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Introducing Nauticamís WACP - The Wide Angle Corrector Port: Discuss Here


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#1 ianmarsh

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Posted 28 September 2017 - 03:18 PM

Congratulations to Alex on his work with this emerging (re-emerging?) technology. Also a very well written lay-man's review of the optics and physics related to dome ports and wide angle underwater photography.

 

I agree with Alex. I don't think megapixels are the issue. It's all about the water-glass-air interface.

 

I would like to start this thread as a place to discuss the concept, so...fire away!

 

ian



#2 Matt Sullivan

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Posted 28 September 2017 - 03:34 PM

we've discussed just recently the nikonos 13. I sure as s**t am not selling it but i sure as S**t want this thing also hahaha

 

I love the compactness and IQ of the 13mm so its not going anywhere, but the versatility of this lens also is highly appealing.


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#3 divegypsy

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Posted 29 September 2017 - 09:49 PM

Alex, you talk about using the Nauticam WACP with a Nikon 28-70mm lens.  Nikon's own website does not list any 28-70mm lens.  Please supply more details about the Nikon lens you used with this port



#4 ianmarsh

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Posted 30 September 2017 - 07:14 AM

Any optical physicists out there? My understanding ends with Snell's Law:(

 

 

 

How is "Water Correction" achieved?

 

When we talk about water corrected optical lens design, are we talking about the curvature, combinations of elements, different types of glass with specific refractive index or a combination of all of the above.

 

The concept of using a land lens behind the port would assume that the light must be re-refracted as it exits the glass on the inside of the port at the glass air interface to produce a planar virtual image. Is a diopter still needed?

 

I am assuming the field of view will be restored by the corrector?

 

I am guessing that there are a number of ways to achieve the end result. However as with most things in the real world, different approaches will have different compromises and advantages.

 

Any discussion?


Edited by ianmarsh, 30 September 2017 - 07:24 AM.


#5 Ryan

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Posted 30 September 2017 - 08:48 AM

The current compatibility chart is available here:

https://drive.google...mIxR0dTY0E/view

 

WACP compatibility is still being determined, and this is not a complete list.  Updates will be continually as this product is brought to market in the coming weeks.

 

All of the current field testing is essentially to define the compatibility limits.  Stress testing, if you will.  Personally I expect some of the most popular prime options to be in the 35mm range for full frame, providing even better quality at a narrower field of view.  There may actually be two different use strategies that emerge, with prime lenses providing the very best quality at narrower field of views (35mm = 120deg, and even 50mm = 100 deg), and zoom lenses like 28-70 providing very good quality across a wide range of coverage angles.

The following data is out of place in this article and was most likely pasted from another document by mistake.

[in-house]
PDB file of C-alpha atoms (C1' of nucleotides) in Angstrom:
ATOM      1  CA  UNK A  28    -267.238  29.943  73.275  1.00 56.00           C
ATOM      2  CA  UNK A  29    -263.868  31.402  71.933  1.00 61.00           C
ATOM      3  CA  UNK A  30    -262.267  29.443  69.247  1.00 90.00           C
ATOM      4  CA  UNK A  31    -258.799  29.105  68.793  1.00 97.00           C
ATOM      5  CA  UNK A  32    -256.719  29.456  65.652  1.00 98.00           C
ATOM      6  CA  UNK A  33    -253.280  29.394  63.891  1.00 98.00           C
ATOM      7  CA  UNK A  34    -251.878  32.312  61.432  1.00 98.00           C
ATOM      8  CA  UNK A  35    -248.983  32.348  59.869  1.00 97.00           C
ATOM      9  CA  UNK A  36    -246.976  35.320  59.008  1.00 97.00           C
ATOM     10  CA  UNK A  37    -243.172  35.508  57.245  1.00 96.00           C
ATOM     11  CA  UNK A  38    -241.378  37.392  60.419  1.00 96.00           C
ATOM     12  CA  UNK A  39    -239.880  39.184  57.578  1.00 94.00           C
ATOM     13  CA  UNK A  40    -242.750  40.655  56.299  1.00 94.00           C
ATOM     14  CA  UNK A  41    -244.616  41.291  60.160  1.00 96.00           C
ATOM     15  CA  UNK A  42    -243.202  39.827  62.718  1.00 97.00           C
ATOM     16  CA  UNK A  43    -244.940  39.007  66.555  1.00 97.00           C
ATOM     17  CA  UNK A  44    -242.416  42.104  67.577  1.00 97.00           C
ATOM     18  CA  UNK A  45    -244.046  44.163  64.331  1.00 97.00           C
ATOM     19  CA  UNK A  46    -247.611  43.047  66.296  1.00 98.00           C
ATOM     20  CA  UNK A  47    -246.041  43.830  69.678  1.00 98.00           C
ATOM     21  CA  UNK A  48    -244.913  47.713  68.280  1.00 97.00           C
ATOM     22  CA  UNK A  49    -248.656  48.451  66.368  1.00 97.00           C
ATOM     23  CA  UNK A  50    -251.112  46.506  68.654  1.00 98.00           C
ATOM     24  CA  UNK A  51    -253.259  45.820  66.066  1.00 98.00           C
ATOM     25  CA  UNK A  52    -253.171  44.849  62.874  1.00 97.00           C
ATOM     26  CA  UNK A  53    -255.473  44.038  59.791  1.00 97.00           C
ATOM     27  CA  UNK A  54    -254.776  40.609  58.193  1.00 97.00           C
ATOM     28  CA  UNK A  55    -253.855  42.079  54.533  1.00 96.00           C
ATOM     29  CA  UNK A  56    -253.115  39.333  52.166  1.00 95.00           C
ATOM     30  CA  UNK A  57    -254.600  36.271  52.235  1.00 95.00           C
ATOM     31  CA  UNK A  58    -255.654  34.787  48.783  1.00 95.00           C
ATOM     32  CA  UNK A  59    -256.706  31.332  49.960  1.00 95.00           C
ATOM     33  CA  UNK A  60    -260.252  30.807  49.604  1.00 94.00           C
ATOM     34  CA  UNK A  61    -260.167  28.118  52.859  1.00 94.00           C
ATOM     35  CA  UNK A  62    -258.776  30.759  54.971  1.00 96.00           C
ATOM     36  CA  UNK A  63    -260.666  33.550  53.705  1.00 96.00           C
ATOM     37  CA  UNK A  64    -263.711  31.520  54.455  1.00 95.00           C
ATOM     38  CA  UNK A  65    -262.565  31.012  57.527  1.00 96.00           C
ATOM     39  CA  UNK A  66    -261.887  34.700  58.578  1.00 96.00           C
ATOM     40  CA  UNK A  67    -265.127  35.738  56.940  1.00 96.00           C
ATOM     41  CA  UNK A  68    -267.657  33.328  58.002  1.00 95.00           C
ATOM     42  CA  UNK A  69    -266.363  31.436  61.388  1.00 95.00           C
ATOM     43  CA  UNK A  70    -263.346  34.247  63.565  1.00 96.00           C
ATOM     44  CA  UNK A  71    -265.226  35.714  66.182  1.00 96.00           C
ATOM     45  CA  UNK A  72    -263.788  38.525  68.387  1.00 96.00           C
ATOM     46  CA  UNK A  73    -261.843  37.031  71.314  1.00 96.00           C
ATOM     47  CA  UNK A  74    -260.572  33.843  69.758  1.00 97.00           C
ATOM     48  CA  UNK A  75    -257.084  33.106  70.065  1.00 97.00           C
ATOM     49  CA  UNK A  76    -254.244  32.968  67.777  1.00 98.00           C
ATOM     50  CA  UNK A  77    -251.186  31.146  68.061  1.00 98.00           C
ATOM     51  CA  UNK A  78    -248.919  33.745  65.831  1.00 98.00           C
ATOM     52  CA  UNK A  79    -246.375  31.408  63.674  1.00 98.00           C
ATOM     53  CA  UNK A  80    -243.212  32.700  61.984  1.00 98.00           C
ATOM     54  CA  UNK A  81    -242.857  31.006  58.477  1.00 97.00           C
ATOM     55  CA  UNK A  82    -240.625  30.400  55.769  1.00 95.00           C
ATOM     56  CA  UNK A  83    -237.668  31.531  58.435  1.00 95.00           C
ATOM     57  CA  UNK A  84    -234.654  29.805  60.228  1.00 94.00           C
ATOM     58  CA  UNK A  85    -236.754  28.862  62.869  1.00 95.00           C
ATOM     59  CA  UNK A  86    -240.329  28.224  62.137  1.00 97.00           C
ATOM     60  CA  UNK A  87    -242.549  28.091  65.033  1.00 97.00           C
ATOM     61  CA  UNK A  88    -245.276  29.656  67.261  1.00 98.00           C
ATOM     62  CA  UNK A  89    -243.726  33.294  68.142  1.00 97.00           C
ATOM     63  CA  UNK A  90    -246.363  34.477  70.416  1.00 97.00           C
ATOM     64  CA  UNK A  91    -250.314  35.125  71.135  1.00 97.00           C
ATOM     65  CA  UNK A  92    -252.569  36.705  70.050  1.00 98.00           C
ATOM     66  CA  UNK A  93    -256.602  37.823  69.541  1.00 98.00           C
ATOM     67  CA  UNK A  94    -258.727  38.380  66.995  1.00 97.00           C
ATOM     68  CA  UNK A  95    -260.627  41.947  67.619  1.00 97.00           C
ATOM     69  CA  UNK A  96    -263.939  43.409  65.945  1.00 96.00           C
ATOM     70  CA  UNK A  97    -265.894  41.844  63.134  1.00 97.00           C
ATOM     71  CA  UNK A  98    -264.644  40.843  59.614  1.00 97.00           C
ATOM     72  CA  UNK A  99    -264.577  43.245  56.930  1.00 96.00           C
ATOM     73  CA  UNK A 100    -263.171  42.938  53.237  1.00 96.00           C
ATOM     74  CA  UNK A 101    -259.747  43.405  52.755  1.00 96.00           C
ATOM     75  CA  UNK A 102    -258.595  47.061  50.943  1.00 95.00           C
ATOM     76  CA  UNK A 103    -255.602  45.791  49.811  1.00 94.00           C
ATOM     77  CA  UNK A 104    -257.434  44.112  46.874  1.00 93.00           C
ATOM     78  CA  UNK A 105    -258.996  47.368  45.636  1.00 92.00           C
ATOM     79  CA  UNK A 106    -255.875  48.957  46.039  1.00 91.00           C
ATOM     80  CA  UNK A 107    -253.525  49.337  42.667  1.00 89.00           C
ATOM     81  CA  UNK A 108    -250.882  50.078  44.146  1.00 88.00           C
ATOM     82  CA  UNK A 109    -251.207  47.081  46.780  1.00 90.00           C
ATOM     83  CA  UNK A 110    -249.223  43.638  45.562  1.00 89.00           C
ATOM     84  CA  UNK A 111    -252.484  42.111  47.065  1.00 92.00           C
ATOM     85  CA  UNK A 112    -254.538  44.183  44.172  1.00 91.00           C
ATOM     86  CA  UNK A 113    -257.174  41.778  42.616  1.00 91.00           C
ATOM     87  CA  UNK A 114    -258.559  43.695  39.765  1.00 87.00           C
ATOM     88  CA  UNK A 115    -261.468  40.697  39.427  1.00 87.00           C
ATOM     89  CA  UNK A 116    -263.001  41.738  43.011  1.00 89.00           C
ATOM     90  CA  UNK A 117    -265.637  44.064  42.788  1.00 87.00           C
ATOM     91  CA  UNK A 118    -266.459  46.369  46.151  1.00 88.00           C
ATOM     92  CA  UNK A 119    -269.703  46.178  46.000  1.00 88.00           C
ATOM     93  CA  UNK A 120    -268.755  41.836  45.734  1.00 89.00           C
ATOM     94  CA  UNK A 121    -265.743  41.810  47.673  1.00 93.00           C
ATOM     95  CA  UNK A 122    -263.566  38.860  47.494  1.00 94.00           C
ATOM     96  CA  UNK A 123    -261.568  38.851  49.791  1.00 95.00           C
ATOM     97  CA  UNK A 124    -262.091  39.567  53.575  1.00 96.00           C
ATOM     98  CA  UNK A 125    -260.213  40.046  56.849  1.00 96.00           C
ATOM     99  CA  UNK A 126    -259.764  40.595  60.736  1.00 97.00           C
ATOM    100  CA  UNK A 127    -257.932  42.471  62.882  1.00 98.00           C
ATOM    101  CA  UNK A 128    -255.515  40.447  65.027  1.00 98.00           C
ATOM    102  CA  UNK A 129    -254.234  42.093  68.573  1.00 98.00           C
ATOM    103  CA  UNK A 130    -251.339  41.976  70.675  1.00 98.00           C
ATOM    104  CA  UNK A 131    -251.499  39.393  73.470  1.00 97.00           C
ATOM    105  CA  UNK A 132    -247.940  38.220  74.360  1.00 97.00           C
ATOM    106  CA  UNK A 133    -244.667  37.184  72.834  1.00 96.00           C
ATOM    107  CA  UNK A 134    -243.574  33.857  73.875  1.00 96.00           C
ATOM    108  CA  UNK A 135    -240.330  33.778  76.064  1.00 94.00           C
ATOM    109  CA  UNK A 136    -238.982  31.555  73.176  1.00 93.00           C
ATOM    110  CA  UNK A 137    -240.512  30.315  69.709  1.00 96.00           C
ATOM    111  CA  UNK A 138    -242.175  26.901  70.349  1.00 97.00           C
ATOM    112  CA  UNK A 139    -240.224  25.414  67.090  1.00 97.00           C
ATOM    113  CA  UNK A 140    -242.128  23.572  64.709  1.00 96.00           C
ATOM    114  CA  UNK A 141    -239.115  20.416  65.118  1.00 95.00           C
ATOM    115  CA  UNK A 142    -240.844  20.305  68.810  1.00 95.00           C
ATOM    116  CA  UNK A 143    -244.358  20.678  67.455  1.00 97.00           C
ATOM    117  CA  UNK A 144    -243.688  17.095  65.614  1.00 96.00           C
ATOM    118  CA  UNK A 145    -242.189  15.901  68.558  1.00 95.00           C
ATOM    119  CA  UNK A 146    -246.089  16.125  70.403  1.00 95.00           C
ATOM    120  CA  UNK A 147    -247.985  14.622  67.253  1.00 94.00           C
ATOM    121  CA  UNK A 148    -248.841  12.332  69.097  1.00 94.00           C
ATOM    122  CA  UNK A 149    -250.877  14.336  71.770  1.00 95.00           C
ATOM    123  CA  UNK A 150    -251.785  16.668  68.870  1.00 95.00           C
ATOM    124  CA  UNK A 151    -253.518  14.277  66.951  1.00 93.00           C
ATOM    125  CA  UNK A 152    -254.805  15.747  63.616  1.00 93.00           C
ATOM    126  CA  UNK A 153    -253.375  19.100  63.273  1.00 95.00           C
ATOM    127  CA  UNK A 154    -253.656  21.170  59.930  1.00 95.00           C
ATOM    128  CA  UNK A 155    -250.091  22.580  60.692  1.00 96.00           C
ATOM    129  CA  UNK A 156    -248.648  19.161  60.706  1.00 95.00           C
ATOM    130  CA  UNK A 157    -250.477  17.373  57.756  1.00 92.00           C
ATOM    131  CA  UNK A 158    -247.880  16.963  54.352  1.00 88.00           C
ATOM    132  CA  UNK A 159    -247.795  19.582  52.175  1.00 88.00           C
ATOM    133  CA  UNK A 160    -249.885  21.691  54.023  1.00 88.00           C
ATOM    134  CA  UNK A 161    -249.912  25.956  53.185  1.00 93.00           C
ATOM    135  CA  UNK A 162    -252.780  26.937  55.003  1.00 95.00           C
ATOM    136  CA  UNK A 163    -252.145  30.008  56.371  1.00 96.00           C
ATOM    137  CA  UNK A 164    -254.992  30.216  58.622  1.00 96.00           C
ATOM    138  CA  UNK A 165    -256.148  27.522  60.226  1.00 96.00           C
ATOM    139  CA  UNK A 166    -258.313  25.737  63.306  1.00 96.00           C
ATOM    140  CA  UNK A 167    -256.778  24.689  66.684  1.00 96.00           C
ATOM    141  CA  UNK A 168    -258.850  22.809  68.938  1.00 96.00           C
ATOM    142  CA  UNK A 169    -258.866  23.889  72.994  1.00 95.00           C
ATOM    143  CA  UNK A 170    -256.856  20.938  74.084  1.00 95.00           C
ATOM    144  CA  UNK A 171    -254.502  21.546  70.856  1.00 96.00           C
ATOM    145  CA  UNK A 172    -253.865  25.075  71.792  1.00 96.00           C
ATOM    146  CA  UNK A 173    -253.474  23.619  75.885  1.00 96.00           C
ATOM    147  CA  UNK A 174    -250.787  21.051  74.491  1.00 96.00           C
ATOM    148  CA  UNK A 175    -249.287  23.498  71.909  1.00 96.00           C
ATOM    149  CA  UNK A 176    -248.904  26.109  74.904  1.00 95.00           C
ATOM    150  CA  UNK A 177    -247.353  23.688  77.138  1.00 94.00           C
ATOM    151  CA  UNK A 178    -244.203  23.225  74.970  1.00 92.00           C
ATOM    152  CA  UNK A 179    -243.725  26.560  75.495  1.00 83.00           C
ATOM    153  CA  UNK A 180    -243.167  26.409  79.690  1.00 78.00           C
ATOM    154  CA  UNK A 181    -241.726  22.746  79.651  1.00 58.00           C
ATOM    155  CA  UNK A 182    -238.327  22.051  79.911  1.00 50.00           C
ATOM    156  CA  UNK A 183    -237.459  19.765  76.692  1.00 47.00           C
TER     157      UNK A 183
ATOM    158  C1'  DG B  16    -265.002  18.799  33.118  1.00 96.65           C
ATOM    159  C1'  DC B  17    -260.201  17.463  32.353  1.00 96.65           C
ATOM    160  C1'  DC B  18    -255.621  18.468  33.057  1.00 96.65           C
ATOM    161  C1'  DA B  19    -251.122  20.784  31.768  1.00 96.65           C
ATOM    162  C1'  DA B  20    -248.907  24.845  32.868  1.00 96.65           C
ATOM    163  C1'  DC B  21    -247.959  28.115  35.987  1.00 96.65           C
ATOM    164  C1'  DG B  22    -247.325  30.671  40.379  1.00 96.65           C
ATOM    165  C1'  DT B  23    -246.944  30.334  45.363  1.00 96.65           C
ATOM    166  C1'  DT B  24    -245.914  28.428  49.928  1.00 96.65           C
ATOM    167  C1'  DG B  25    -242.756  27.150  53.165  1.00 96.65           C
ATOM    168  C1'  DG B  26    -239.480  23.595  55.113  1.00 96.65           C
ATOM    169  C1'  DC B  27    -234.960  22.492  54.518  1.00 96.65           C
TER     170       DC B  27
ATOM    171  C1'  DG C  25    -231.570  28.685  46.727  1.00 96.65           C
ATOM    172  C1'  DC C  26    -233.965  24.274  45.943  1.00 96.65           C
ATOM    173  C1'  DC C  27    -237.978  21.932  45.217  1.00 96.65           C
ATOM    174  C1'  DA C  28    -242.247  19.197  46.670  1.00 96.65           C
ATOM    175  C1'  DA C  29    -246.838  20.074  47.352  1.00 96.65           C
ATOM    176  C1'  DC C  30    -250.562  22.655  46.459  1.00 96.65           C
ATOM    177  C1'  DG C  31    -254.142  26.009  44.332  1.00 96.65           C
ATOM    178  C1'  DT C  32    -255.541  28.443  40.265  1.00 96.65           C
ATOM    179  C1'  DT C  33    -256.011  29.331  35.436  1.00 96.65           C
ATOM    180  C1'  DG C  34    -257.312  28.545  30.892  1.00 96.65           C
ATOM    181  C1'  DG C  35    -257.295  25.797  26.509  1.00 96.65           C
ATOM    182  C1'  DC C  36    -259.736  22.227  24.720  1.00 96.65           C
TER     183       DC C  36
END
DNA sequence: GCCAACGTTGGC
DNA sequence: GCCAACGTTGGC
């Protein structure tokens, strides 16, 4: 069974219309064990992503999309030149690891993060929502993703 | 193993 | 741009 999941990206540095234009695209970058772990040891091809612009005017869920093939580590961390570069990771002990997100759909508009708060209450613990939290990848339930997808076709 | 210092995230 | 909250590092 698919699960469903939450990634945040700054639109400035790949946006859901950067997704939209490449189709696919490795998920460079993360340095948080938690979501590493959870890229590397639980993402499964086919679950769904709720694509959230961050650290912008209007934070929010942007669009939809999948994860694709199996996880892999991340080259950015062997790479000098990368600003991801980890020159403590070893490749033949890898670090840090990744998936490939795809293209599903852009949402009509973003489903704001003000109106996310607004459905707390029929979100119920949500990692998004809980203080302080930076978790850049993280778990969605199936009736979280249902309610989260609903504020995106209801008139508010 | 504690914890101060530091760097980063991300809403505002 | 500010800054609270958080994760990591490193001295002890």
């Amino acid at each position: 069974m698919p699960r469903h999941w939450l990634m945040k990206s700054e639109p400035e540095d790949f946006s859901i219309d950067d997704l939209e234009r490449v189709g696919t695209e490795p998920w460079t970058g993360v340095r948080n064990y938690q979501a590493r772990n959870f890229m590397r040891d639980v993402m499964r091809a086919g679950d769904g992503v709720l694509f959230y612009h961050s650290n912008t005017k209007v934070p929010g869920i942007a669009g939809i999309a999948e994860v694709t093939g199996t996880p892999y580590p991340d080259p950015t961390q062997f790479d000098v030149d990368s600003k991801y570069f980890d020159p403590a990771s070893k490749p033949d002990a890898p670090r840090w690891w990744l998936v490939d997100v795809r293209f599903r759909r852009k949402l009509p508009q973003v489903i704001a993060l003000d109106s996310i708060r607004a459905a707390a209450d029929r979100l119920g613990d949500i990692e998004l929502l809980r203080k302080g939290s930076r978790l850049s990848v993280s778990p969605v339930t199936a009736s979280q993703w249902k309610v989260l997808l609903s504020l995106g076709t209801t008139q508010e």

Ian, this is both a wide angle conversion and correction lens.  It takes an existing lens, makes it wider, and works very hard to neutralize defects that are introduced by that action AND the air to water interface. 

 

Many solutions to the fuzzy corners problem were explored, including lenses that were simply correctors (without wide angle conversion) for current wide angle lenses.  This solution (wide angle conversion and correction for 75 degree fov primary lenses) turned out to yield the best mix of performance at a reasonable size and cost. 

 

I'm sure this is just the beginning, and I very much look forward to seeing what Nauticam and other manufacturers create.


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#6 ianmarsh

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Posted 30 September 2017 - 10:52 AM

Ryan

 

It sounds like magic.... perhaps the Harry Potter Autograph model?

 

Seriously though, this sounds like what every wide angle photographer has been waiting for since camera technology caught up with existing port physics.

 

Is the Nauticam technology based on Alex's previous experiments with the Ivanoff-Rebikoff corrector, or is it a new concept? How proprietary is the technology?

 

Can you explain how this concept differs from the older, (but still amazing) Nikonos RS concept.

 

As I look at my Seacam 13mm conversion, it is extremely compact. It is interesting that the "correction" in this system goes beyond the front glass. The RS 13mm will not focus in air, even when removed from the front glass element. The RS lens is a complete system, that needs water to function, not simply an adapted land lens.

 

(I have also converted the 20-35 RS, which is more complex than the 13mm due to the integrated zoom gear. I was not able to adapt this to Nauticam  (with the Nauticam-Seacam port adapter) due to the gear incompatibility. I have since moved to Seacam specifically because of this.)

 

Perhaps Borut Furlan, Andrej Belic, or Harald Hordosch can chip in?

 

ian



#7 Tom_Kline

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Posted 30 September 2017 - 11:34 AM

Alex, you talk about using the Nauticam WACP with a Nikon 28-70mm lens.  Nikon's own website does not list any 28-70mm lens.  Please supply more details about the Nikon lens you used with this port

 

The f/2.8 lens is a discontinued lens model. http://www.nikonusa.com/en/nikon-products/product-archive/camera-lenses/af-s-zoom-nikkor-28-70mm-f%252f2.8d-if-ed.html   As well, Canon has discontinued L type (and others) zoom lenses that started at 28mm. Both companies replaced their f/2.8 28-70s with 24-70mm lenses. As well, both have zooms that range from 24mm (and 28mm) to longer focal lengths.